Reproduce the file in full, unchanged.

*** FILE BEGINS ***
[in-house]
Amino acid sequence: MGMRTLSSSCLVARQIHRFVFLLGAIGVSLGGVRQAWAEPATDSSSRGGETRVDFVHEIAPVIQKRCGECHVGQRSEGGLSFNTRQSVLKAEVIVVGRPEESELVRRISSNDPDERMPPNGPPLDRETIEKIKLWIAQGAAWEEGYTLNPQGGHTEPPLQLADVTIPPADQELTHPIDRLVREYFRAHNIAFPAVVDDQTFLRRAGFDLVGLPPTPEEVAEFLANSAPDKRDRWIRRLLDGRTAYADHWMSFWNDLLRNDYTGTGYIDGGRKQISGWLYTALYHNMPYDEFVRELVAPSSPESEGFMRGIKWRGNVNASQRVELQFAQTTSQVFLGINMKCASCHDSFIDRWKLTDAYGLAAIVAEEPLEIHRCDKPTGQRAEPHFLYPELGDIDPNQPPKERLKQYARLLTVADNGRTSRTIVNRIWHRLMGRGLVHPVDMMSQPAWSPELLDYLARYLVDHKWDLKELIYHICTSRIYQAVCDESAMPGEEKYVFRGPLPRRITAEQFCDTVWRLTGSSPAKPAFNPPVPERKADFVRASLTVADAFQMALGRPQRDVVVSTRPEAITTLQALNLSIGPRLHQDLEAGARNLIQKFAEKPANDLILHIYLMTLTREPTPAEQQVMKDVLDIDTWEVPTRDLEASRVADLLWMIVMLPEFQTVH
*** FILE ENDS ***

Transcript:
[in-house]
Amino acid sequence: MGMRTLSSSCLVARQIHRFVFLLGAIGVSLGGVRQAWAEPATDSSSRGGETRVDFVHEIAPVIQKRCGECHVGQRSEGGLSFNTRQSVLKAEVIVVGRPEESELVRRISSNDPDERMPPNGPPLDRETIEKIKLWIAQGAAWEEGYTLNPQGGHTEPPLQLADVTIPPADQELTHPIDRLVREYFRAHNIAFPAVVDDQTFLRRAGFDLVGLPPTPEEVAEFLANSAPDKRDRWIRRLLDGRTAYADHWMSFWNDLLRNDYTGTGYIDGGRKQISGWLYTALYHNMPYDEFVRELVAPSSPESEGFMRGIKWRGNVNASQRVELQFAQTTSQVFLGINMKCASCHDSFIDRWKLTDAYGLAAIVAEEPLEIHRCDKPTGQRAEPHFLYPELGDIDPNQPPKERLKQYARLLTVADNGRTSRTIVNRIWHRLMGRGLVHPVDMMSQPAWSPELLDYLARYLVDHKWDLKELIYHICTSRIYQAVCDESAMPGEEKYVFRGPLPRRITAEQFCDTVWRLTGSSPAKPAFNPPVPERKADFVRASLTVADAFQMALGRPQRDVVVSTRPEAITTLQALNLSIGPRLHQDLEAGARNLIQKFAEKPANDLILHIYLMTLTREPTPAEQQVMKDVLDIDTWEVPTRDLEASRVADLLWMIVMLPEFQTVH